In a country where such oppressive house ownership conditions prevail we need to look at the long term consequences. It is blatant that the nation needs to restructure its wealth distribution otherwise we will end up like the US where the poorest are poorer than in all other western countries on the planet.
    One does not need to address such things as capital gains or negative gearing to bring about some sanity in the real estate. One needs only to place a restriction on land values by zoning to fixed price levels and legislating for no more than 10% net profit on building costs.
    Relying on market forces to stabilize real estate prices is naivety to the extreme or surrounding to the power of Greed. Only Capitalist ideology subscribes to such ideals and socially unintelligent citizens and politicians.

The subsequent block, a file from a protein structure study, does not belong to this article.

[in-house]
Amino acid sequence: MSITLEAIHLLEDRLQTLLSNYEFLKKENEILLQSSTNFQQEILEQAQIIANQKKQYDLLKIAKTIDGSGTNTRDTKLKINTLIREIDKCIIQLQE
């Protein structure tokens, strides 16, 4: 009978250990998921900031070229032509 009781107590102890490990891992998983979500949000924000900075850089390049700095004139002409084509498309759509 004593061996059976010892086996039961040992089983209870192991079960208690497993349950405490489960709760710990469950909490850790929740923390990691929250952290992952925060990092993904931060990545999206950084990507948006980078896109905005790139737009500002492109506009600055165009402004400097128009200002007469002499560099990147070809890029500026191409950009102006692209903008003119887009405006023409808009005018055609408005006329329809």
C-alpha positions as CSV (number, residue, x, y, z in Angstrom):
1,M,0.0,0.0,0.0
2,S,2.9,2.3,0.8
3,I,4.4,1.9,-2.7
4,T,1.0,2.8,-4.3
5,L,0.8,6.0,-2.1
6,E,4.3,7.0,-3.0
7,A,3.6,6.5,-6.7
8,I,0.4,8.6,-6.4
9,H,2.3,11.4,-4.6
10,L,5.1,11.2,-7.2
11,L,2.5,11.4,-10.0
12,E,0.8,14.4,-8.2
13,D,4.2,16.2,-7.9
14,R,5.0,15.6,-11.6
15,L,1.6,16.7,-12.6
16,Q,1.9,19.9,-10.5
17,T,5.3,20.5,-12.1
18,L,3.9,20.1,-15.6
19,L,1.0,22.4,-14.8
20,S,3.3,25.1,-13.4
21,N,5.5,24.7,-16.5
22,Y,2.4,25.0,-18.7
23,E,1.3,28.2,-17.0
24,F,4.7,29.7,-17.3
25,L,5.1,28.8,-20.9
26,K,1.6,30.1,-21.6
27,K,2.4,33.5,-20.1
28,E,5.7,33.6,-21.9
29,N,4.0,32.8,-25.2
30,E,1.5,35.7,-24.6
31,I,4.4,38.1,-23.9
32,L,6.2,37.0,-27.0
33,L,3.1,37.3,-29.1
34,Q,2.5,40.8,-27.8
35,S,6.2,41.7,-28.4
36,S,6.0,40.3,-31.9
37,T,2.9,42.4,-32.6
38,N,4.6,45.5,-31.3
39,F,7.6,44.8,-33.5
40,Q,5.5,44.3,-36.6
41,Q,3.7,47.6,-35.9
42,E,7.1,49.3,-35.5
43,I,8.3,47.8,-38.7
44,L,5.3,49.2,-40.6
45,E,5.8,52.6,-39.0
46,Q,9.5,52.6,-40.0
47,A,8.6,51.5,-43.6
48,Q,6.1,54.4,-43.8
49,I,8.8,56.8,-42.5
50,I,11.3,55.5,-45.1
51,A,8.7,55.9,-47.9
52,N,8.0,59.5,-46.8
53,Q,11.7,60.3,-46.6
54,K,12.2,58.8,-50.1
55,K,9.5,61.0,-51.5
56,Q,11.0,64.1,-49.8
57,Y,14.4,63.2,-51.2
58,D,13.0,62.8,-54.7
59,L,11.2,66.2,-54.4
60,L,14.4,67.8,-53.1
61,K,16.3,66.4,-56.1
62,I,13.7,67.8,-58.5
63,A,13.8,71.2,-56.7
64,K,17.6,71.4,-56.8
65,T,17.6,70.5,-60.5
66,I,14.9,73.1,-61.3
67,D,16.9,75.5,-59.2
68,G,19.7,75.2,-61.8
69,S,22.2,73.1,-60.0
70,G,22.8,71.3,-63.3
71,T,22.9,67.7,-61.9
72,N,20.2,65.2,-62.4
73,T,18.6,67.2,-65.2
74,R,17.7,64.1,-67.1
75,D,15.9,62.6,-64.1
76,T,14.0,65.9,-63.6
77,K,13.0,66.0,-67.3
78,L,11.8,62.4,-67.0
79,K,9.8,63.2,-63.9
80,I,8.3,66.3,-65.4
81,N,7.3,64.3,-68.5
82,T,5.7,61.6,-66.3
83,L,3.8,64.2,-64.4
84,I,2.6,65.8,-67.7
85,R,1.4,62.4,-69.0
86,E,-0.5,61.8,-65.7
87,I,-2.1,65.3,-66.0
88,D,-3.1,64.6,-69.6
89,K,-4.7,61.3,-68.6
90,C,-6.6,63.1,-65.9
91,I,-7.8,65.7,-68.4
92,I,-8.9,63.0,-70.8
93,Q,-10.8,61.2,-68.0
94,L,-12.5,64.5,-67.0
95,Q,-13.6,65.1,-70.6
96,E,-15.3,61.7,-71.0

4. Chris Paris says:

    Very useful analysis especially as you reveal the contrast between falling mortgage payments 2011-16 and increasing rental costs. Your analysis shows that different households in different tenure circumstances face very different combinations of costs and benefits through their lives as purchasers or renters of their homes. It will often be the case a rental dwelling which is deemed not to be ‘affordable’ for its tenants is very ‘affordable’ for its owner (the landlord), especially during a period of low interest rates, easy access to loans and a tax regime that privileges property investment. I look forward to your analysis of rental affordability.

  5. Simone Alexander says:

    Interesting Glenn – shows how complex the concept of housing affordability is. At a Grattan Institute event recently one of the speakers suggested that the biggest hurdle for first home buyers was saving the deposit, and when they get past that, paying off the mortgage was far less cumbersome (at current interest rates of course). This analysis certainly gives further weight to that perspective.

  6. Simon Wood says:

    Thanks Glenn, good article.